The call to contemplative Christianity is not an easy one. Those who answer it set themselves to the arduous task of self-reformation through rigorous study and practice, learned through the teachings of monks and nuns and the writings of ancient Christian mystics, often in isolation from family and friends. Those who are dedicated can spend hours every day in meditation, prayer, liturgy, and study. Why do they come? Indeed, how do they find their way to the door at all?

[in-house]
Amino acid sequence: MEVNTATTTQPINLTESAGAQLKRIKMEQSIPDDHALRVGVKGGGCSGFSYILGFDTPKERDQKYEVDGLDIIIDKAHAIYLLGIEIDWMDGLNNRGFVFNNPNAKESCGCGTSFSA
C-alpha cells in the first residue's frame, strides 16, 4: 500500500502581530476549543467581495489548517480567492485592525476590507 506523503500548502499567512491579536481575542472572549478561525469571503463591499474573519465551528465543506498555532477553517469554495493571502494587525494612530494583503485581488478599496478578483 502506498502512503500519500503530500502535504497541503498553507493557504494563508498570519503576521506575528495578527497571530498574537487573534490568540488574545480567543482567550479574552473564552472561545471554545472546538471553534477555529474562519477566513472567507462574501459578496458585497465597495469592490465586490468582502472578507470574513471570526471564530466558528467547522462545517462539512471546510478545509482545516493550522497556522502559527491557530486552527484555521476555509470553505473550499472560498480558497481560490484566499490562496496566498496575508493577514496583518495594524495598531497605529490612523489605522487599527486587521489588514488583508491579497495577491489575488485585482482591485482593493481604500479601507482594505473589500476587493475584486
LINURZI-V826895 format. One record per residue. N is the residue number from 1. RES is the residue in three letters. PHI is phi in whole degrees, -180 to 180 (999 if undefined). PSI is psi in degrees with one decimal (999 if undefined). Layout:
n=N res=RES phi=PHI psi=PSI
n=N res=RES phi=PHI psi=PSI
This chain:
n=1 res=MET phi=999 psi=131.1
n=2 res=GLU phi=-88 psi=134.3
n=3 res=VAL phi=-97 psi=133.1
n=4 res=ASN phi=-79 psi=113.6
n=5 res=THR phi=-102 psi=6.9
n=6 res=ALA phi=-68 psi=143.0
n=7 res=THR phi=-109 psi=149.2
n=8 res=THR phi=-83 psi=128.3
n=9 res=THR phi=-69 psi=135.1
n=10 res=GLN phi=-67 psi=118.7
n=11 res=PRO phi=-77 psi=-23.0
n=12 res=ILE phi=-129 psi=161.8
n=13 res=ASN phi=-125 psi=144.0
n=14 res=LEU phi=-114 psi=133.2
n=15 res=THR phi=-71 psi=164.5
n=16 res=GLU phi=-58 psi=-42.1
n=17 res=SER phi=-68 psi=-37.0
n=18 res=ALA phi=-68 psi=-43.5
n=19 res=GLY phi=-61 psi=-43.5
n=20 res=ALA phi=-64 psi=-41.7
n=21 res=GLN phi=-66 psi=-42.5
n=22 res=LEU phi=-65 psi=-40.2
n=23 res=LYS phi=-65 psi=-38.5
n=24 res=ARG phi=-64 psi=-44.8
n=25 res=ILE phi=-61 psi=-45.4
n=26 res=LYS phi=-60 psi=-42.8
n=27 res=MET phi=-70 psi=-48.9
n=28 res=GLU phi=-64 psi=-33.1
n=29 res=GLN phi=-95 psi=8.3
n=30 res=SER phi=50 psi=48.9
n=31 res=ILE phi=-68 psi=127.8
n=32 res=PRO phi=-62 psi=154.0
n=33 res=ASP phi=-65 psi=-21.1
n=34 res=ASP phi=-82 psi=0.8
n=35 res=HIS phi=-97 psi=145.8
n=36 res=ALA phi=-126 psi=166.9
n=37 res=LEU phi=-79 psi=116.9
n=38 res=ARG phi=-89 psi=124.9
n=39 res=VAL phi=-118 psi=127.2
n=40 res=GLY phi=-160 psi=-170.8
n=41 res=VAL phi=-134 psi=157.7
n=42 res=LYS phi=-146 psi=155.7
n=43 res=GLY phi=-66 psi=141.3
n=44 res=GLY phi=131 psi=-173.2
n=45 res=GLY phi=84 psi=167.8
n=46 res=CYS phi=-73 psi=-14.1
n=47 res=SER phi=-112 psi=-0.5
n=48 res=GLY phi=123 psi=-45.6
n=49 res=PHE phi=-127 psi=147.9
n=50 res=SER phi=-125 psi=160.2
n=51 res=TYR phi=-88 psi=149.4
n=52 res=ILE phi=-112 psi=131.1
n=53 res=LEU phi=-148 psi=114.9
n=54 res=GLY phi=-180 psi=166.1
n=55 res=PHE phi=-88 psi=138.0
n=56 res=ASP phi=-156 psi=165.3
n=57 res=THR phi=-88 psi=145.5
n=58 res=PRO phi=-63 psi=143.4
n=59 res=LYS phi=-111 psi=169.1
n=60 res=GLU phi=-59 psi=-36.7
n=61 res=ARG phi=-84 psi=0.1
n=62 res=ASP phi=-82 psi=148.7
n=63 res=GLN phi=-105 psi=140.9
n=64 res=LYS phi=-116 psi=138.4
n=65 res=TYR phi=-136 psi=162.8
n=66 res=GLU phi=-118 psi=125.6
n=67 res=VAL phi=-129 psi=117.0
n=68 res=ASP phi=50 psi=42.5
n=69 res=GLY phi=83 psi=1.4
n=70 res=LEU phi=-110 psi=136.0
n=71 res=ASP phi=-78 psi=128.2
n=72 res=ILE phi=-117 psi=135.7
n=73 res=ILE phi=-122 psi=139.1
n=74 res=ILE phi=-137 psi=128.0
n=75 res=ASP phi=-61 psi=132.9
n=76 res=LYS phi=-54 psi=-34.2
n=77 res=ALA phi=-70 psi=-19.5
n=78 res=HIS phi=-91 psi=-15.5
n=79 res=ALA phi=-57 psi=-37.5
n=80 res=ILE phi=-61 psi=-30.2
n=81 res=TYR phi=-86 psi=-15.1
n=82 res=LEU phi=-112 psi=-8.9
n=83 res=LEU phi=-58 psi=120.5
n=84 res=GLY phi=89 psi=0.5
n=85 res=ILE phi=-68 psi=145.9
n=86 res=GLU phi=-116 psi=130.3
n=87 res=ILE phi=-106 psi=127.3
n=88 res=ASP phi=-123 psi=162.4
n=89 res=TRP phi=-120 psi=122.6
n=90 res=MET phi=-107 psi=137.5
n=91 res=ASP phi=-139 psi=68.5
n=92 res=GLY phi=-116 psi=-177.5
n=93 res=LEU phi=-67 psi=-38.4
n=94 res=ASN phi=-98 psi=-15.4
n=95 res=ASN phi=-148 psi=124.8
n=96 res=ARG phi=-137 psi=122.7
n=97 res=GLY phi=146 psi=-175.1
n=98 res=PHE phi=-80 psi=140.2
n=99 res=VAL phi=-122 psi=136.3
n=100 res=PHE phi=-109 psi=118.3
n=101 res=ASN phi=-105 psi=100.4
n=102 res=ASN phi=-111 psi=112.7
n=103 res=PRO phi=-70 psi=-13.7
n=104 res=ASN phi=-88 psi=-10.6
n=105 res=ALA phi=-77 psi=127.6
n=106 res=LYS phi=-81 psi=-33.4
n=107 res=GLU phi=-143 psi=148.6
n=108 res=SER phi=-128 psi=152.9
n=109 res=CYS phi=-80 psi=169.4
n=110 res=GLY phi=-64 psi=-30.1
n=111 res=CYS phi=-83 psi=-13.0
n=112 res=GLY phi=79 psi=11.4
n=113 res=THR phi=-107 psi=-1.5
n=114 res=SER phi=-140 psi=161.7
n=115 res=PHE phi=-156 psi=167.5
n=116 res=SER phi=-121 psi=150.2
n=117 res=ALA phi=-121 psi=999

Based on nearly four years of research among semi-cloistered Christian monastics and a dispersed network of non-monastic Christian contemplatives across the United States and around the globe, The Monk's Cell shows how religious practitioners in both settings combined social action and intentional living with intellectual study and intensive contemplative practices in an effort to modify their ways of knowing, sensing, and experiencing the world. Organized by the metaphor of a seeker journeying towards the inner chambers of a monastic chapel, The Monk's Cell uses innovative "intersubjective fieldwork" methods to study these opaque, interiorized, often silent communities, in order to show how practices like solitude, chant, contemplation, attention, and a paradoxical capacity to combine ritual with intentional "unknowing" develop and hone a powerful sense of communion with the world.